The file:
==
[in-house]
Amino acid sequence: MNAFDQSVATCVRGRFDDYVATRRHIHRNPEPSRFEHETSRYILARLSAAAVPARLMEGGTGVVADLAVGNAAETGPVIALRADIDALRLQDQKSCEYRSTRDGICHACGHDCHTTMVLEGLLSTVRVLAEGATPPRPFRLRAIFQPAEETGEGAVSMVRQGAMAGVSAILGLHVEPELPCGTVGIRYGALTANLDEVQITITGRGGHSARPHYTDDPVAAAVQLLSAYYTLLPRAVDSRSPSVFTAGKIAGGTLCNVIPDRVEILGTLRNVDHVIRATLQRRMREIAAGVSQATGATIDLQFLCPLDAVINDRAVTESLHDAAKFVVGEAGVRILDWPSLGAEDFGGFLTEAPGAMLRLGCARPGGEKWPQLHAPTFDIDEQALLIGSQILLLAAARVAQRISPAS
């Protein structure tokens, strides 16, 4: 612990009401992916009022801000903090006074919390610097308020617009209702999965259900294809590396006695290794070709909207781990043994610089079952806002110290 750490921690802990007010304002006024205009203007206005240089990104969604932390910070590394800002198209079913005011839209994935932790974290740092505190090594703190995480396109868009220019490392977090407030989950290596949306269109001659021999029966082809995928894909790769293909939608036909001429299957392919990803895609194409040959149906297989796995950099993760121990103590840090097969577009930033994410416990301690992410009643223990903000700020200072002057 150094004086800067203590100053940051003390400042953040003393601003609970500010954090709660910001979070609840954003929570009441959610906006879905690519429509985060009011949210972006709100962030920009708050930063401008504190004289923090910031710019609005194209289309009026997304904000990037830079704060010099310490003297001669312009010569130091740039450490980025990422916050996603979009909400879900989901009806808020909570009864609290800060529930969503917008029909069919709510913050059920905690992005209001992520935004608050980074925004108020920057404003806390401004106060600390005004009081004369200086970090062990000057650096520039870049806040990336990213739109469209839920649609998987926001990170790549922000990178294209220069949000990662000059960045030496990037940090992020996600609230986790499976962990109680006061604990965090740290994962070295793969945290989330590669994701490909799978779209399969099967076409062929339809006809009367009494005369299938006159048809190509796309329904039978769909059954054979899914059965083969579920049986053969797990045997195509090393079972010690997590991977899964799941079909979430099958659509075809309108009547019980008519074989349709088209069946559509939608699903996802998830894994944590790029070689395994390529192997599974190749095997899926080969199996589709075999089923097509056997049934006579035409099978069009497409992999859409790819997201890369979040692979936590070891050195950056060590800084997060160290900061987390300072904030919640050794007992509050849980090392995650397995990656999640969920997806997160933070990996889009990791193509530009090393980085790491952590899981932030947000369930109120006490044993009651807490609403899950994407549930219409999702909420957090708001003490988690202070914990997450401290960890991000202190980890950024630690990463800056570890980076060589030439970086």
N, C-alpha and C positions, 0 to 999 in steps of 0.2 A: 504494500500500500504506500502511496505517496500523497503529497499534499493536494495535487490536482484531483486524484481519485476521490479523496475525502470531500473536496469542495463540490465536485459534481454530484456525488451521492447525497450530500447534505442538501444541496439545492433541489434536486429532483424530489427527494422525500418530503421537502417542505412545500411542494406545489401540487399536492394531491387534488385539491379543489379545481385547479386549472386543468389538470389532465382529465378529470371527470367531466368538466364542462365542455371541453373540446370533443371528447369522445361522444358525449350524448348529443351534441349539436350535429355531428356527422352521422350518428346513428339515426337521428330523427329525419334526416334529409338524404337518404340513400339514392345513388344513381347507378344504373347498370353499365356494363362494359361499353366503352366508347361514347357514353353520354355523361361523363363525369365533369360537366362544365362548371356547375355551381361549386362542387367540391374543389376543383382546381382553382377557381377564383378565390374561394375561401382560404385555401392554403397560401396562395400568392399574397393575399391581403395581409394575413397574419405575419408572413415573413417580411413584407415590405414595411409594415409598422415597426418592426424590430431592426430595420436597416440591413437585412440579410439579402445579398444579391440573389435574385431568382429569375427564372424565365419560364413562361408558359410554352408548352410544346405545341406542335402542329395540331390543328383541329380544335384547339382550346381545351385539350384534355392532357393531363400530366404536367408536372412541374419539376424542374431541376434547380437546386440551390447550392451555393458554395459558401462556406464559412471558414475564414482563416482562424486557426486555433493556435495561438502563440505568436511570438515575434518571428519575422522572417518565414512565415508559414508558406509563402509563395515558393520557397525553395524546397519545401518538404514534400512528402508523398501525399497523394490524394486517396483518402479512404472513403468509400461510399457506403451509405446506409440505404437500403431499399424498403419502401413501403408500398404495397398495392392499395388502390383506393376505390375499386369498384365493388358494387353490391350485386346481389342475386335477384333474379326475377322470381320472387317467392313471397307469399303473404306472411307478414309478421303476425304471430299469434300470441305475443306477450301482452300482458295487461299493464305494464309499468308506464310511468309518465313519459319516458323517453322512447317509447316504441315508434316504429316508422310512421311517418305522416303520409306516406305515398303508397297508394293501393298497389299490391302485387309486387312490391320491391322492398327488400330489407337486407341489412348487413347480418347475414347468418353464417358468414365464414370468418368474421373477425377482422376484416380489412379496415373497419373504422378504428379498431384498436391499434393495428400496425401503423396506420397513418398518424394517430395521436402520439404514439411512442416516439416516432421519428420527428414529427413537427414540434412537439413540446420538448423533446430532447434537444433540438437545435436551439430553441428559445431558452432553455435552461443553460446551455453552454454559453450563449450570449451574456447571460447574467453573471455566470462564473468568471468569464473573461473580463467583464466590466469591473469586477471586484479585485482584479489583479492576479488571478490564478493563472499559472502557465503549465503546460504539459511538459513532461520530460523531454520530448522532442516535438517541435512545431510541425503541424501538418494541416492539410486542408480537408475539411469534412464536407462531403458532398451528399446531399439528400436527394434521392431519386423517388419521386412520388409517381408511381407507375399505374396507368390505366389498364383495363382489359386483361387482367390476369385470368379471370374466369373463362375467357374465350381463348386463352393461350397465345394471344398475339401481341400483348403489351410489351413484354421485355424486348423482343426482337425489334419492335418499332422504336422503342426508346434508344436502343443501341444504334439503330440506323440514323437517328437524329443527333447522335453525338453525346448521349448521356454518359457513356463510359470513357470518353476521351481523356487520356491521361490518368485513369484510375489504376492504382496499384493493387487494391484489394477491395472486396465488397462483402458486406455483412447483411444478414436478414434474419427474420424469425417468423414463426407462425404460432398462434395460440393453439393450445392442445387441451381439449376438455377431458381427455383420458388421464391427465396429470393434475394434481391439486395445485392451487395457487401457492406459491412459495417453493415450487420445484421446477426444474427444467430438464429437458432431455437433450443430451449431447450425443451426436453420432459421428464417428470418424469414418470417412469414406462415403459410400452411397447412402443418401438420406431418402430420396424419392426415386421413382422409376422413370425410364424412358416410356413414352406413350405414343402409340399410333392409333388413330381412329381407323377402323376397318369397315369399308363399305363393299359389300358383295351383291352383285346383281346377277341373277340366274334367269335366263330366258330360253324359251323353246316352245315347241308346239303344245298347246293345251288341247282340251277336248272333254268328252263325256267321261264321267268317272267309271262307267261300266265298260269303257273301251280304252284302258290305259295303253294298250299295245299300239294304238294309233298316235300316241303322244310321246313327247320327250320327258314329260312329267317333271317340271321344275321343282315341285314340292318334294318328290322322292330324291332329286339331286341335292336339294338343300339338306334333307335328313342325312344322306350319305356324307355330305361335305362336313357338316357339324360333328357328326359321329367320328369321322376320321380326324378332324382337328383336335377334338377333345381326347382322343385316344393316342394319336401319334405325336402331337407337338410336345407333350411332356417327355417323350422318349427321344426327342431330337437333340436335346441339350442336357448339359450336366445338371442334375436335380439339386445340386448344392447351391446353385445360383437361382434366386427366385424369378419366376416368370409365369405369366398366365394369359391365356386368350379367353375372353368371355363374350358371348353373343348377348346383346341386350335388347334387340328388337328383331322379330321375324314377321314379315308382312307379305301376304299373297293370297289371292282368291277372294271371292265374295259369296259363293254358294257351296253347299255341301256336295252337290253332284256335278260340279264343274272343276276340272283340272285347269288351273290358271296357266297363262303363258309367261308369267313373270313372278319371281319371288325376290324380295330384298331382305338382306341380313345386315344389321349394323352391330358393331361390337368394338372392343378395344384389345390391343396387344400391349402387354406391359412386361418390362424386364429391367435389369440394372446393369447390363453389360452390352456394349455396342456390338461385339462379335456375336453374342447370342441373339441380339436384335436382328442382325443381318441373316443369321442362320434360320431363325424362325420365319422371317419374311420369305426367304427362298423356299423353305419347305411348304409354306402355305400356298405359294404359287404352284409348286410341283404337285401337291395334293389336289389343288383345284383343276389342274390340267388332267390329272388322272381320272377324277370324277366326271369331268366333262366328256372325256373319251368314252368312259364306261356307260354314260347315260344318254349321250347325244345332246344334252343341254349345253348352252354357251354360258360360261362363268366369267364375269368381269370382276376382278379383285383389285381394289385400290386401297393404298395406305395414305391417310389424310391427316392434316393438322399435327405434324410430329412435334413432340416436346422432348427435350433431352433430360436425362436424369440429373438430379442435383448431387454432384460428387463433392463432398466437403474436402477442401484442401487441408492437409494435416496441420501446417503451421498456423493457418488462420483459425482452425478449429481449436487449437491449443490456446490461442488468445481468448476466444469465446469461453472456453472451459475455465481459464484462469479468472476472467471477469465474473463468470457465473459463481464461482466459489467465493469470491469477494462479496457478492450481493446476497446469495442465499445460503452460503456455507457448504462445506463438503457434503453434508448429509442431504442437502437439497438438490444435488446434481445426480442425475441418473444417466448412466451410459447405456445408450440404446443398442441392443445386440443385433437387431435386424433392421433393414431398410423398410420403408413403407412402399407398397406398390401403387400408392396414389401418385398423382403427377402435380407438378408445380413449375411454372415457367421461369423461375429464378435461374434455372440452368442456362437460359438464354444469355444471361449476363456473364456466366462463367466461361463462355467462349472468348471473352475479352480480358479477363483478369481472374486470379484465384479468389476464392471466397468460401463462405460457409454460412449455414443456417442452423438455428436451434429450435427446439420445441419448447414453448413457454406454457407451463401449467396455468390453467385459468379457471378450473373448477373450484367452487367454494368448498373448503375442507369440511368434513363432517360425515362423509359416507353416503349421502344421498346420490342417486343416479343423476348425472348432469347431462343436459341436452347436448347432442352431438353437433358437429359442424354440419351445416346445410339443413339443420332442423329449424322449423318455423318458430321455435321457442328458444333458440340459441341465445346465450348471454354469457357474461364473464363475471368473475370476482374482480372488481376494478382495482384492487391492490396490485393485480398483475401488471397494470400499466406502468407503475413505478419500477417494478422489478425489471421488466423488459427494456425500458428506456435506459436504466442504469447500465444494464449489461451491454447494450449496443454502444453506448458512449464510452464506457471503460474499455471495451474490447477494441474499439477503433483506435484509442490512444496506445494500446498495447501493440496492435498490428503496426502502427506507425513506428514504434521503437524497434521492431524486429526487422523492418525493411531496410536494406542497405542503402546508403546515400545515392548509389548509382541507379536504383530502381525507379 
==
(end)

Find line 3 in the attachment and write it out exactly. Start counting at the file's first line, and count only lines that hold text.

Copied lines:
């Protein structure tokens, strides 16, 4: 612990009401992916009022801000903090006074919390610097308020617009209702999965259900294809590396006695290794070709909207781990043994610089079952806002110290 750490921690802990007010304002006024205009203007206005240089990104969604932390910070590394800002198209079913005011839209994935932790974290740092505190090594703190995480396109868009220019490392977090407030989950290596949306269109001659021999029966082809995928894909790769293909939608036909001429299957392919990803895609194409040959149906297989796995950099993760121990103590840090097969577009930033994410416990301690992410009643223990903000700020200072002057 150094004086800067203590100053940051003390400042953040003393601003609970500010954090709660910001979070609840954003929570009441959610906006879905690519429509985060009011949210972006709100962030920009708050930063401008504190004289923090910031710019609005194209289309009026997304904000990037830079704060010099310490003297001669312009010569130091740039450490980025990422916050996603979009909400879900989901009806808020909570009864609290800060529930969503917008029909069919709510913050059920905690992005209001992520935004608050980074925004108020920057404003806390401004106060600390005004009081004369200086970090062990000057650096520039870049806040990336990213739109469209839920649609998987926001990170790549922000990178294209220069949000990662000059960045030496990037940090992020996600609230986790499976962990109680006061604990965090740290994962070295793969945290989330590669994701490909799978779209399969099967076409062929339809006809009367009494005369299938006159048809190509796309329904039978769909059954054979899914059965083969579920049986053969797990045997195509090393079972010690997590991977899964799941079909979430099958659509075809309108009547019980008519074989349709088209069946559509939608699903996802998830894994944590790029070689395994390529192997599974190749095997899926080969199996589709075999089923097509056997049934006579035409099978069009497409992999859409790819997201890369979040692979936590070891050195950056060590800084997060160290900061987390300072904030919640050794007992509050849980090392995650397995990656999640969920997806997160933070990996889009990791193509530009090393980085790491952590899981932030947000369930109120006490044993009651807490609403899950994407549930219409999702909420957090708001003490988690202070914990997450401290960890991000202190980890950024630690990463800056570890980076060589030439970086």